Vaginal ring contraceptive

What is a vaginal ring?

A vaginal ring is a contraceptive ring which sits inside the vagina. It contains two hormones, oestrogen and progestogen and stops ovaries from releasing an egg each month.

The vaginal ring is inserted into the vagina on the first day of a menstrual cycle and stays in place for three weeks in a row and is then removed during the period.

A new ring is inserted on the first day of the next menstrual cycle.

How effective are vaginal rings?

If used correctly a vaginal ring ring is at least 99 per cent effective at preventing pregnancy. If you forget to put a new ring in, use it incorrectly or take certain medications, it might only be 93 per cent effective.

How do I use a vaginal ring?

To use a vaginal ring, you squeeze the ring and insert it into your vagina (like inserting a tampon). It stays in your vagina for three weeks. You then take it out and throw it away and wait seven days before inserting a new ring.

You will usually have your period (bleeding from your vagina) a few days after removing the ring. You can skip your period by inserting a new ring straight away and missing the seven-day break.

Most women who use a vaginal ring cannot feel the ring once it is in their vagina.

How does a vaginal ring work?

A vaginal ring works by stopping your ovaries from releasing an egg each month.

They also thicken the fluid around the cervix (opening to the uterus or womb). This helps to prevent the sperm from entering.

When you start using a vaginal ring for the first time, or after a break, it can take up to seven days to start working. Speak with a doctor, nurse or pharmacist about the best way to get started.

What stops a vaginal ring from working?

A vaginal ring may not work if:

  • you insert a new ring more than 24 hours late
  • you leave the ring out of your vagina for more than 24 hours, during the three weeks of use
  • you are taking some medications or natural remedies (check with your doctor, nurse or pharmacist).

Where can I get a vaginal ring?

Your doctor can provide a script which you can take to the pharmacy. You can only get up to four vaginal rings at a time. It is more expensive than some brands of the pill.

What is good about a vaginal ring?

A vaginal ring:

  • can be used to skip your period
  • may make your periods lighter, more regular, and less painful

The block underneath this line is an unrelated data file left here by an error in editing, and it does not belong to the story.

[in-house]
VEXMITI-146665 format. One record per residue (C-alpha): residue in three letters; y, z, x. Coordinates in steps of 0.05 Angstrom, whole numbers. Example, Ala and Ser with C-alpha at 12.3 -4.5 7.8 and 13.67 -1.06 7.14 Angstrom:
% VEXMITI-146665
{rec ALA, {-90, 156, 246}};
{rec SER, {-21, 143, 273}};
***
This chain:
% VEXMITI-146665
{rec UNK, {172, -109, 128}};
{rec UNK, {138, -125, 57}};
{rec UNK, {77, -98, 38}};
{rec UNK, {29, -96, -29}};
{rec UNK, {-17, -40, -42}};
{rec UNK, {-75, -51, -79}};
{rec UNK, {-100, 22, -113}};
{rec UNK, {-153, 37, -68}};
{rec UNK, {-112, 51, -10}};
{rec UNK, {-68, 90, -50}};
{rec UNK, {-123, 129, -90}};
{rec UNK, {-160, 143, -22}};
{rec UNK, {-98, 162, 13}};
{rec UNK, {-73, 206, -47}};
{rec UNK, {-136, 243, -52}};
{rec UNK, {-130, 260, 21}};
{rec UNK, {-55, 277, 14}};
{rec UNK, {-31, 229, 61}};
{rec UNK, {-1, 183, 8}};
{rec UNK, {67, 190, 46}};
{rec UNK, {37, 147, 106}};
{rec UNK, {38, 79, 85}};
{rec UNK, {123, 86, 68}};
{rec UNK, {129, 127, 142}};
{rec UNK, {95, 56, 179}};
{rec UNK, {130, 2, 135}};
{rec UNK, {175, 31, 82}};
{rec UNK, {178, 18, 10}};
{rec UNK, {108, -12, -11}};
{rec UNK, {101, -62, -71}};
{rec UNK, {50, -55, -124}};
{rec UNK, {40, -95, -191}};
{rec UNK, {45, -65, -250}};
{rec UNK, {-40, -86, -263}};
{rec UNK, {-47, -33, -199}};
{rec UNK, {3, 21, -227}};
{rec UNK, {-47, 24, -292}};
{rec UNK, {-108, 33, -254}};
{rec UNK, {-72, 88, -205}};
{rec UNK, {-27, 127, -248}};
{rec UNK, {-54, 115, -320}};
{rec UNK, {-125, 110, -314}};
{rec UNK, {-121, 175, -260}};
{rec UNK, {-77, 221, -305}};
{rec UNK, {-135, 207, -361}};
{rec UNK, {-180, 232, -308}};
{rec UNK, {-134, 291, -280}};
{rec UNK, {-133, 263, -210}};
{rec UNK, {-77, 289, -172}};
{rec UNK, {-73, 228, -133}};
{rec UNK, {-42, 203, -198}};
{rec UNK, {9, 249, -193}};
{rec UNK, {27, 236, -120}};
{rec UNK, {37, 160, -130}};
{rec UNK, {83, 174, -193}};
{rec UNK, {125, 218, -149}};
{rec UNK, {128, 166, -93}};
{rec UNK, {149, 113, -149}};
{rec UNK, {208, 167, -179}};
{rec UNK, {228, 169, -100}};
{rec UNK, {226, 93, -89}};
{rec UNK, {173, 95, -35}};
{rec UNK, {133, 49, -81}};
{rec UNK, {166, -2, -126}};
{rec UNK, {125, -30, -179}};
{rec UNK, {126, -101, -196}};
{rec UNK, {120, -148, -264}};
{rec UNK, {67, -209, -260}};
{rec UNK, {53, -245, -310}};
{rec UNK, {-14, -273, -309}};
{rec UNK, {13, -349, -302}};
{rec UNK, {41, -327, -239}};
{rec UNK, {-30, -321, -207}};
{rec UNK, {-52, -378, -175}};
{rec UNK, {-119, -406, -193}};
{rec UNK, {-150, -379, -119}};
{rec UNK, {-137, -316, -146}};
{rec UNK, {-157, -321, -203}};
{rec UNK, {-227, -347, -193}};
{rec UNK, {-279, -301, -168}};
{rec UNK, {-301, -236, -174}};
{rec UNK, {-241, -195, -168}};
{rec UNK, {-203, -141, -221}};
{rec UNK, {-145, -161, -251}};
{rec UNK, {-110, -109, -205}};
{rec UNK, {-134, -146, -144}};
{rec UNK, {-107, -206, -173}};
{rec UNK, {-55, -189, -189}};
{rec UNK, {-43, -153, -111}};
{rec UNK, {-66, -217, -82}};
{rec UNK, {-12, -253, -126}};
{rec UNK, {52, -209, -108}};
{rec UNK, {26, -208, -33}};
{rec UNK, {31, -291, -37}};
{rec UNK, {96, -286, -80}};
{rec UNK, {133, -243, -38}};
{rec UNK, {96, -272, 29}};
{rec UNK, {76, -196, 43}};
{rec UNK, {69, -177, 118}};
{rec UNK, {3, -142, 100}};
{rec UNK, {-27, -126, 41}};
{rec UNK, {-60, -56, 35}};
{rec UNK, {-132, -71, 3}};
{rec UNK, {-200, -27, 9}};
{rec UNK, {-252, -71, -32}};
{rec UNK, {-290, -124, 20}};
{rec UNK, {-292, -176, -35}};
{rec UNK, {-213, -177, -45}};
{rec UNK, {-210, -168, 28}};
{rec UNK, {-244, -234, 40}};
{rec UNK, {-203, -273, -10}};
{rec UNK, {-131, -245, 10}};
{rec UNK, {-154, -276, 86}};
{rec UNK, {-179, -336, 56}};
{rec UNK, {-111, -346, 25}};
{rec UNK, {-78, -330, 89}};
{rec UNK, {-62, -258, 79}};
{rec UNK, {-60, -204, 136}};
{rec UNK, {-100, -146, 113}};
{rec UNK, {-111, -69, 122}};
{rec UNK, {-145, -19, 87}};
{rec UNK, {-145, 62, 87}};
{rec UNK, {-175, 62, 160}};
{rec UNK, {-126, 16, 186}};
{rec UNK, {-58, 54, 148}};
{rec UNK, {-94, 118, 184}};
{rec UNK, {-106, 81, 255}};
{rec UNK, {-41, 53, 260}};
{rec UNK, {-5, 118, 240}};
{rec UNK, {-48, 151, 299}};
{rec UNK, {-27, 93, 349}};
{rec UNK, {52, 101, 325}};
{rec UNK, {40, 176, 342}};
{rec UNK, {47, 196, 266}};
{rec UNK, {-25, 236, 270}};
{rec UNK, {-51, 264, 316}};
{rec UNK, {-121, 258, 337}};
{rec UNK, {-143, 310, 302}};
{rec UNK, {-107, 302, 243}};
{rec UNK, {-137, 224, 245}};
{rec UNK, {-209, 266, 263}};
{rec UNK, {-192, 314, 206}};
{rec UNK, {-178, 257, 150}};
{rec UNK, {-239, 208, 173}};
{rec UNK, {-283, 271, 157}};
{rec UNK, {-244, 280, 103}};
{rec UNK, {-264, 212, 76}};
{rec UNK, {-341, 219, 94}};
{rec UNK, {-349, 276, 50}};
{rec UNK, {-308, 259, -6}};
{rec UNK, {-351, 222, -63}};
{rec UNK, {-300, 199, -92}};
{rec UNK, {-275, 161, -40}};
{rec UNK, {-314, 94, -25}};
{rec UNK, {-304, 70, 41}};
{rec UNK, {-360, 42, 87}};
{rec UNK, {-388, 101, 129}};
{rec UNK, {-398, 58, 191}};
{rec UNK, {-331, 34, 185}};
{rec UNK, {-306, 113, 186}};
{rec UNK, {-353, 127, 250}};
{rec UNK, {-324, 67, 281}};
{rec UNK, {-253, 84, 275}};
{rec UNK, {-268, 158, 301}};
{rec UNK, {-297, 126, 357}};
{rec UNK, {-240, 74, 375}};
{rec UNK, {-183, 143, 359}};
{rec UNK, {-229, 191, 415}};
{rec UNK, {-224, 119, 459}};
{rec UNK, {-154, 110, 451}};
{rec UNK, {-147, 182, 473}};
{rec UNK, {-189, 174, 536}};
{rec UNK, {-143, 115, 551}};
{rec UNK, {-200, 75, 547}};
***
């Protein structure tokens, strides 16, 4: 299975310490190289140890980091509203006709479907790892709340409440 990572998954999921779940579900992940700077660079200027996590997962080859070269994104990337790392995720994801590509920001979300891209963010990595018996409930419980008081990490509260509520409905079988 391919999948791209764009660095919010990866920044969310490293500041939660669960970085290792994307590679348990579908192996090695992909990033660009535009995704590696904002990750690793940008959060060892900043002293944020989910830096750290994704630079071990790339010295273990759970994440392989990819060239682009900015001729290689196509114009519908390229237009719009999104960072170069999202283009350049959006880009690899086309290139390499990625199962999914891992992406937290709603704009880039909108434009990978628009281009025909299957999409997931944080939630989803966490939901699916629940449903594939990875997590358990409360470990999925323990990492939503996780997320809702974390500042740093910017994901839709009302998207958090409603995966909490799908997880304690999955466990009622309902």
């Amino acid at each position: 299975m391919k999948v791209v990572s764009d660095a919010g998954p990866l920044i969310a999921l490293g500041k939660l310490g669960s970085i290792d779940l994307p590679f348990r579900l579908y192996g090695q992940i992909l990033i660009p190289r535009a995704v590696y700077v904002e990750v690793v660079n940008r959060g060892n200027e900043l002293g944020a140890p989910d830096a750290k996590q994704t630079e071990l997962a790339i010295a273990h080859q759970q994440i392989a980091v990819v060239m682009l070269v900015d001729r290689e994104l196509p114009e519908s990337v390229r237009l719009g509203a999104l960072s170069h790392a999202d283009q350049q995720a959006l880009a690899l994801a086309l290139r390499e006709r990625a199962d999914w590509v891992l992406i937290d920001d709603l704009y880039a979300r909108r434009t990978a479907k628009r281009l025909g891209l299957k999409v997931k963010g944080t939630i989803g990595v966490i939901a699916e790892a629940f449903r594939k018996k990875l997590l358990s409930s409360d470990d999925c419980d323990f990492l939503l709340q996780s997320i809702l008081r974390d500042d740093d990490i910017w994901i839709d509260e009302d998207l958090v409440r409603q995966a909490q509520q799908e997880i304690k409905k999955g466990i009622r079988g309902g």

• may cause acne to improve
  • may reduce your risk of getting cancer of the uterus (womb) and ovaries
  • can help with symptoms of polycystic ovary syndrome (PCOS) and endometriosis.

Once you stop using a vaginal ring your fertility quickly returns to normal.

Are there any side effects from using a vaginal ring?

Possible side effects for a small number of users can include:

  • an increase in vaginal discharge (fluid from the vagina)
  • irregular vaginal bleeding
  • nausea
  • sore or tender breasts
  • headaches
  • bloating
  • changes to your skin
  • mood changes.

These side effects often settle with time. The vaginal ring has not been shown to cause weight gain.

A small number of women find the vaginal ring uncomfortable. Partners are usually not bothered by the ring during sex.

Can a vaginal ring cause any serious health problems?

The vaginal ring slightly increases your risk of a deep vein thrombosis (blood clot), heart attack or stroke. It may also lead to a tiny increase in your risk of breast cancer. The risk of developing breast cancer due to vaginal ring or pill use in people aged under 35 years is 1 in 50,000.

When is a vaginal ring not a good option?

A vaginal ring may not be a good option for you if you:

  • have certain types of migraine headache (check with your doctor or nurse)
  • are very overweight
  • have a close family member who has had a deep vein thrombosis
  • are taking certain types of medication which might stop the ring from working (check with your doctor, nurse or pharmacist)
  • have had some health problems such as high blood pressure, heart or liver problems (check with your doctor or nurse)
  • are over 35 years and smoke
  • have been treated for breast cancer
  • are unable to move around for a long time (for example because of surgery or disability).

-Family Planning Victoria

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